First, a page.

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"Where Do You Know From? Antiracist Pedagogies"

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"Where Do You Know From? Antiracist Pedagogies"

College of Arts and Humanities | English Monday, August 24, 2020 12:00 pm-1:00 pm

Professor Eugenia Zuroski (Associate Professor, McMaster University, Canada) and Aisha Wilks (PhD Student, McMaster University) discuss Antiracist pedagogies, beginning with Zuroski’s essay, "Where Do You Know From?’: An Exercise in Placing Ourselves Together in the Classroom." 

Q&A moderated by Lee Konstantinou and Tita Chico.

For more information contact: Tita Chico (tchico@umd.edu).
Co-sponsored by the University Libraries, the Stringer Speaker Series, the Office of Graduate Diversity and Inclusion and the Graduate School.

           
Bios
Eugenia Zuroski is Associate Professor of English and Cultural Studies at McMaster University, Editor of Eighteenth-Century Fiction, and author of A Taste for China: English Subjectivity and the Prehistory of Orientalism (Oxford University Press, 2013) and Hovering, Seen (Toronto: Anstruther Press, 2019). She also published “Holding Patterns: On Academic Knowledge and Labor,” an essay about refusing the neoliberal university's treatment of race as "value added," and insisting on it as a foundation of knowledge and expertise.
 
Aisha Rose Wilks is a PhD student in the Department of English and Cultural Studies at McMaster University. A recipient of the Joseph-Armand Bombardier Canada Graduate Scholarship, she is interested in diasporic kinship, embodiment, and the intimacies of violence in contemporary fiction. Her doctoral research takes place at the intersection of Black Studies and Mad Studies, exploring madness as a response to, recapitulation of, and refuge from the carceral-colonial state in literature of the Black Transatlantic. In her pedagogical practice, Aisha draws on her relationships to/in Tkaronto (Toronto), in Dish with One Spoon territory, and Jamaica; five years of anti-oppressive, feminist work in the non-profit sector; and an enduring sense of ambivalence to foster access and equity. She is on Twitter @most_articulate.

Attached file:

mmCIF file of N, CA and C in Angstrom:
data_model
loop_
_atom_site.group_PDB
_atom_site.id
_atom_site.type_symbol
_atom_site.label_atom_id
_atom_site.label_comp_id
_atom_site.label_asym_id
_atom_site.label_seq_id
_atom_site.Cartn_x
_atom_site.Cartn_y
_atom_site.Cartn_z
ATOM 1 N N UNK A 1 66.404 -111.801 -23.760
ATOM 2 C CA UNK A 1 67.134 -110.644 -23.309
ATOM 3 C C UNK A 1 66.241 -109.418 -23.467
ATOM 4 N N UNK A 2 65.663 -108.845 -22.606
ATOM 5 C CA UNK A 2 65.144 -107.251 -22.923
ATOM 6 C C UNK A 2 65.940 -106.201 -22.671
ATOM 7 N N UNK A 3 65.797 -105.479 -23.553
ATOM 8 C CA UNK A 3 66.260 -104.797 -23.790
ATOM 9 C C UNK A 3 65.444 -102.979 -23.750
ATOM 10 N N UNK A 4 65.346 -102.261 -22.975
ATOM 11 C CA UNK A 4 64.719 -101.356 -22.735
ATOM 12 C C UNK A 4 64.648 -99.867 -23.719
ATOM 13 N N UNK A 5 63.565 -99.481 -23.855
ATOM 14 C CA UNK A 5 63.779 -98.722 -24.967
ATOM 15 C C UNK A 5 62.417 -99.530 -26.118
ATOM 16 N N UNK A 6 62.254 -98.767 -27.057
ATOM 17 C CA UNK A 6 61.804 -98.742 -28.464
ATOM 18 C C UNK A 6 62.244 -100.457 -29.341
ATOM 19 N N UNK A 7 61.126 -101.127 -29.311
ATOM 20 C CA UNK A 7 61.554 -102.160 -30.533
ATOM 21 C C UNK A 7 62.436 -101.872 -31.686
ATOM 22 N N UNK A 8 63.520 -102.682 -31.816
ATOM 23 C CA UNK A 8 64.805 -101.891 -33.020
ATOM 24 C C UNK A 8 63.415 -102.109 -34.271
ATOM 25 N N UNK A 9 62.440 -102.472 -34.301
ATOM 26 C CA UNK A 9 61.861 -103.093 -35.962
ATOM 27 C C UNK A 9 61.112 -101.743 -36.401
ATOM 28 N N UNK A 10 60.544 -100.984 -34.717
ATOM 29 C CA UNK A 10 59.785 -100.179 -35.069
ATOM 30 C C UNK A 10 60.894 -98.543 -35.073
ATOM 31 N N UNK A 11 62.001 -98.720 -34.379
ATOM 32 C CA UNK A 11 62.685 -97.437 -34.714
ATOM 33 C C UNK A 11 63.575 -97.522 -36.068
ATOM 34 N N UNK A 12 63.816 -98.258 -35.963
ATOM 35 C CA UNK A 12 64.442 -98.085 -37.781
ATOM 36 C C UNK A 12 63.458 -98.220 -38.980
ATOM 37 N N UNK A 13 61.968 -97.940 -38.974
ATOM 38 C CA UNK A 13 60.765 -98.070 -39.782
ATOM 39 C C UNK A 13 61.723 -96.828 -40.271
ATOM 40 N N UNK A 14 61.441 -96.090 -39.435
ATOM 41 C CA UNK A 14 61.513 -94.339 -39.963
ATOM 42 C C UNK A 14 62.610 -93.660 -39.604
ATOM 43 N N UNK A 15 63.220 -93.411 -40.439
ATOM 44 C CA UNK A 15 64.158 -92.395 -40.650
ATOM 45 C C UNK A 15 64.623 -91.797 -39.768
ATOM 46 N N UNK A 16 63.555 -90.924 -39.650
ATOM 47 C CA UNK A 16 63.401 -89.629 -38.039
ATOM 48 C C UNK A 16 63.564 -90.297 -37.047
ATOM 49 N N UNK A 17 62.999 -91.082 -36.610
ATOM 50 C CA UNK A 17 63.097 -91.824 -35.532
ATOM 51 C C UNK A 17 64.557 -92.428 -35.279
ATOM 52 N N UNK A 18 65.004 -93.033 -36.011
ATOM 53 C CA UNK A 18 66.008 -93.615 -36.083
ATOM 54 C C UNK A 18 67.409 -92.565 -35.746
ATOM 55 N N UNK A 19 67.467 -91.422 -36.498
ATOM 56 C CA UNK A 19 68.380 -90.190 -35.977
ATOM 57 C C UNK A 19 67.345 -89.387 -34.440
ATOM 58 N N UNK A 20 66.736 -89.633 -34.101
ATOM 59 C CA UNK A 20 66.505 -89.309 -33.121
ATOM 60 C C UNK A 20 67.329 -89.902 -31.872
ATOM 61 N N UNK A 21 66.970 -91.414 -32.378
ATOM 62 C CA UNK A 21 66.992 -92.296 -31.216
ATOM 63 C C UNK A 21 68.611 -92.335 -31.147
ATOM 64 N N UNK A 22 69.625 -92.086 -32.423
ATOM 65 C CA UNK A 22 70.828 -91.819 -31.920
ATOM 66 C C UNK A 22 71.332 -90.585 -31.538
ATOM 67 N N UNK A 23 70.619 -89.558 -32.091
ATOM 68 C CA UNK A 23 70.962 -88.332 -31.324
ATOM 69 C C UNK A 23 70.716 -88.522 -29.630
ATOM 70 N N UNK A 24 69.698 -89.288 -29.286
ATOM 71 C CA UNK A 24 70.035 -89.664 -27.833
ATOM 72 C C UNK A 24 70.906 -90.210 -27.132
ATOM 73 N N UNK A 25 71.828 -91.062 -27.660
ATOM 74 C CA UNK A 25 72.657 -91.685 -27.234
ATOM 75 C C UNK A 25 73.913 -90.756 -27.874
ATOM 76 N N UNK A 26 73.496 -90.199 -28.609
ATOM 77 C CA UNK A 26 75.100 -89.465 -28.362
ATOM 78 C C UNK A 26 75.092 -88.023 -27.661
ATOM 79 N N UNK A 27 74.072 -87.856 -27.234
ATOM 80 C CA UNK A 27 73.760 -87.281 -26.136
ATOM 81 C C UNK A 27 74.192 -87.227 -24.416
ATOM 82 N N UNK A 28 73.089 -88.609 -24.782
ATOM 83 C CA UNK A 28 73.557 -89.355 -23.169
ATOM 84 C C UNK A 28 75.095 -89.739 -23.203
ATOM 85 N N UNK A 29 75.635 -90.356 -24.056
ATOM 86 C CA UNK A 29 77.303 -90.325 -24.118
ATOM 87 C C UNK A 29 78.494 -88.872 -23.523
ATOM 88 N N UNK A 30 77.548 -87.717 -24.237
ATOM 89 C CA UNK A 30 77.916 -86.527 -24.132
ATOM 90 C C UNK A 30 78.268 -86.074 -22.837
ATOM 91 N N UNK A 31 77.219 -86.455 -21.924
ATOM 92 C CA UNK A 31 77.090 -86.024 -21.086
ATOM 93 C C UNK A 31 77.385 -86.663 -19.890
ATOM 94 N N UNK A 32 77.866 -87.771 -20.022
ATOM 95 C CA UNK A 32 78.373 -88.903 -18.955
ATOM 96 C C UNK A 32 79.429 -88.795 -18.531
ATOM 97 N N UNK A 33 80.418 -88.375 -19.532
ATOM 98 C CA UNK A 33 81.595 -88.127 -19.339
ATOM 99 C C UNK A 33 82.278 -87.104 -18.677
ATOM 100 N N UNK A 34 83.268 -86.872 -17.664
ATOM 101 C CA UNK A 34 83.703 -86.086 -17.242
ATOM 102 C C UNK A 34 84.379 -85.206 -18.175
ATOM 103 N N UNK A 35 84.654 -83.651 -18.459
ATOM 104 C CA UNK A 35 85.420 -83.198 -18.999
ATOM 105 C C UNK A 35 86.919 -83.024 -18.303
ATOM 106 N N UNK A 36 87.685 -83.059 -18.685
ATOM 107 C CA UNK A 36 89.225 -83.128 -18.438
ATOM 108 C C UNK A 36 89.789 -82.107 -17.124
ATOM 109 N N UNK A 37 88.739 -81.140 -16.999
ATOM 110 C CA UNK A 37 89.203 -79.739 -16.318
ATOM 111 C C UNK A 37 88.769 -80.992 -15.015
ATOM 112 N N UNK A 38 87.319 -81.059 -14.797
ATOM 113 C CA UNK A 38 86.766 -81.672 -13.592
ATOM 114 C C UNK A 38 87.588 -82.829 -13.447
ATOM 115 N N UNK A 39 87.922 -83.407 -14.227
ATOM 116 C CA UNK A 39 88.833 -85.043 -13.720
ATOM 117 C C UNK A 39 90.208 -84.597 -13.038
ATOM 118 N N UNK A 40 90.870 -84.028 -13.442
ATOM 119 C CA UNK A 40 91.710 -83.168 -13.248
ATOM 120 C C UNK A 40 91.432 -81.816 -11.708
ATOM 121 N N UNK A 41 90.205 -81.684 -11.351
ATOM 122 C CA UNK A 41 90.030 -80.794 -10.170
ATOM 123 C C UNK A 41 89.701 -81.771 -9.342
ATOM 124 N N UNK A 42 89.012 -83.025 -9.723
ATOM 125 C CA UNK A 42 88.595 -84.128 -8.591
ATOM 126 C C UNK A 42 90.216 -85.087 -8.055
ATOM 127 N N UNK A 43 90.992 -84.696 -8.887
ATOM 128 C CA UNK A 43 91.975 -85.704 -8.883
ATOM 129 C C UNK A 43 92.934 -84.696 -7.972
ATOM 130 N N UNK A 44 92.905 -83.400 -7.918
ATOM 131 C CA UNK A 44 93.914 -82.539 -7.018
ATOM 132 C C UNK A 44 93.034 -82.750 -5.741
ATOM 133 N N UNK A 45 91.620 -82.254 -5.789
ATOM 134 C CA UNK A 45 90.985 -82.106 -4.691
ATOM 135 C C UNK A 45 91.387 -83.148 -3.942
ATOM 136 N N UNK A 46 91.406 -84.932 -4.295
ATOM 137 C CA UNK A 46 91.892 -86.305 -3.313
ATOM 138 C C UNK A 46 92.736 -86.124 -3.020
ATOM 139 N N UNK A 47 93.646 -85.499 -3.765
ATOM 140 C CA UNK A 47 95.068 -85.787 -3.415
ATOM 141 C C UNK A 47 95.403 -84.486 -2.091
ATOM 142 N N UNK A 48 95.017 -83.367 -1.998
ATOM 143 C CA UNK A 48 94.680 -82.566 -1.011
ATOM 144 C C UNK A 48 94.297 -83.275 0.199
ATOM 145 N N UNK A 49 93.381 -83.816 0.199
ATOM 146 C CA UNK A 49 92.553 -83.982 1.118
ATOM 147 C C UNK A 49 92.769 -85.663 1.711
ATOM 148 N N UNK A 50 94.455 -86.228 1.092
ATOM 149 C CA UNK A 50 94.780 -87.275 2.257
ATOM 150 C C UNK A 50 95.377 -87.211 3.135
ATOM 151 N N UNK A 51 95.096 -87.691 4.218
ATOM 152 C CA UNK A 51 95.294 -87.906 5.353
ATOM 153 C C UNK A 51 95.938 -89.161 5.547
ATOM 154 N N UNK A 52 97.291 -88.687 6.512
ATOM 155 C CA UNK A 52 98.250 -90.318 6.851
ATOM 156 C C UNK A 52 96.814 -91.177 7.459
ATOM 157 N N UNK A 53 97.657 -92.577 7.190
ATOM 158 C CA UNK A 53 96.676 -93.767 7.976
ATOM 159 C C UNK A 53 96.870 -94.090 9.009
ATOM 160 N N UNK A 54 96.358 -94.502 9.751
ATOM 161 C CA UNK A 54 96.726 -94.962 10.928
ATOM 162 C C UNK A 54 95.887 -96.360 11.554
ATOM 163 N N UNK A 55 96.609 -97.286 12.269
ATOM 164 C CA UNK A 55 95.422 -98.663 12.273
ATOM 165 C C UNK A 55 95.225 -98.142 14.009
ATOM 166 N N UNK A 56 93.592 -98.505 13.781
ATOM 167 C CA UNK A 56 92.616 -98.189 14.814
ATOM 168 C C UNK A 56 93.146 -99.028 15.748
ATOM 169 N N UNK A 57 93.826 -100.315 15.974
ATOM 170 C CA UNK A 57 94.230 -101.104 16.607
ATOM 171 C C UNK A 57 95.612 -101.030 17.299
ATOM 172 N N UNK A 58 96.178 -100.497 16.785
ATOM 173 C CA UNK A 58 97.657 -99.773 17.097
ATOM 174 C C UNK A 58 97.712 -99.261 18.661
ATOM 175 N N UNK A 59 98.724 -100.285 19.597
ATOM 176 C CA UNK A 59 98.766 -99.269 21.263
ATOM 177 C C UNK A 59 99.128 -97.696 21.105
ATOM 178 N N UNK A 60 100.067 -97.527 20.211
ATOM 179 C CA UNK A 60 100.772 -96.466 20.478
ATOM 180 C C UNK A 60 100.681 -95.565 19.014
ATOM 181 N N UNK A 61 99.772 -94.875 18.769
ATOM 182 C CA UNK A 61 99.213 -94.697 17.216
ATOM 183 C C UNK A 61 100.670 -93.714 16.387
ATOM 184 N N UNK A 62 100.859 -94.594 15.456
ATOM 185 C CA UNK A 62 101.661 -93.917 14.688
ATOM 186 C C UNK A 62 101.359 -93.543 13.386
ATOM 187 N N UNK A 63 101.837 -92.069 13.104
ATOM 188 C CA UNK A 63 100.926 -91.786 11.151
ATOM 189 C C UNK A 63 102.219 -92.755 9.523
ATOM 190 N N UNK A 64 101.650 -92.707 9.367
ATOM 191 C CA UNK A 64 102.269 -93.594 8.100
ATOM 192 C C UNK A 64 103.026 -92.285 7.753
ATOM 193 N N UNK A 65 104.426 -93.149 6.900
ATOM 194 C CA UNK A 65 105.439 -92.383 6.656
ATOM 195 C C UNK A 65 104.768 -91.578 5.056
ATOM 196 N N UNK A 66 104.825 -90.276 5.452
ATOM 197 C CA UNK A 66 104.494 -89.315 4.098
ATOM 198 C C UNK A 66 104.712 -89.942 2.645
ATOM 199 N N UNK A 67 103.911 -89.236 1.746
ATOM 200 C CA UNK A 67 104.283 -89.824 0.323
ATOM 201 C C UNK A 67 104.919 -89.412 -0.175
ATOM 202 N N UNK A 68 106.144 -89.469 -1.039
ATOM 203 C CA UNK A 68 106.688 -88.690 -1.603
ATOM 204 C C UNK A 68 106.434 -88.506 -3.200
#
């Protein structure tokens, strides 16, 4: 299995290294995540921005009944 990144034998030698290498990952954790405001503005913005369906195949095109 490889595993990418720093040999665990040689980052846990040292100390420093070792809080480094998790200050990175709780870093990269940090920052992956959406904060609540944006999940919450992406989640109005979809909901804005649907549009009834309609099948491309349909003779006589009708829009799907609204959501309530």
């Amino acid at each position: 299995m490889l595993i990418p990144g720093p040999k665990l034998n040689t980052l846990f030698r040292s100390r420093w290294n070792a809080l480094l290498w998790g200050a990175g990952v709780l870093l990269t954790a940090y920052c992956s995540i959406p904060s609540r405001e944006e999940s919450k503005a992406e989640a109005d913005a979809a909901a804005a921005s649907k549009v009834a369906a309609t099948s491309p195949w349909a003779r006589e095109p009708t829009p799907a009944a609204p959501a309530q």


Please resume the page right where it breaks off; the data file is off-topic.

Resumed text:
Follow the Conversation @UMDEnglish

#antiracismUMD
#CLCS_UMD

Add to Calendar 08/24/20 12:00 PM 08/24/20 1:00 PM America/New_York "Where Do You Know From? Antiracist Pedagogies"

Professor Eugenia Zuroski (Associate Professor, McMaster University, Canada) and Aisha Wilks (PhD Student, McMaster University) discuss Antiracist pedagogies, beginning with Zuroski’s essay, "Where Do You Know From?’: An Exercise in Placing Ourselves Together in the Classroom." 

Q&A moderated by Lee Konstantinou and Tita Chico.

For more information contact: Tita Chico (tchico@umd.edu).
Co-sponsored by the University Libraries, the Stringer Speaker Series, the Office of Graduate Diversity and Inclusion and the Graduate School.

           
Bios
Eugenia Zuroski is Associate Professor of English and Cultural Studies at McMaster University, Editor of Eighteenth-Century Fiction, and author of A Taste for China: English Subjectivity and the Prehistory of Orientalism (Oxford University Press, 2013) and Hovering, Seen (Toronto: Anstruther Press, 2019). She also published “Holding Patterns: On Academic Knowledge and Labor,” an essay about refusing the neoliberal university's treatment of race as "value added," and insisting on it as a foundation of knowledge and expertise.
 
Aisha Rose Wilks is a PhD student in the Department of English and Cultural Studies at McMaster University. A recipient of the Joseph-Armand Bombardier Canada Graduate Scholarship, she is interested in diasporic kinship, embodiment, and the intimacies of violence in contemporary fiction. Her doctoral research takes place at the intersection of Black Studies and Mad Studies, exploring madness as a response to, recapitulation of, and refuge from the carceral-colonial state in literature of the Black Transatlantic. In her pedagogical practice, Aisha draws on her relationships to/in Tkaronto (Toronto), in Dish with One Spoon territory, and Jamaica; five years of anti-oppressive, feminist work in the non-profit sector; and an enduring sense of ambivalence to foster access and equity. She is on Twitter @most_articulate.
 

Follow the Conversation @UMDEnglish

#antiracismUMD
#CLCS_UMD

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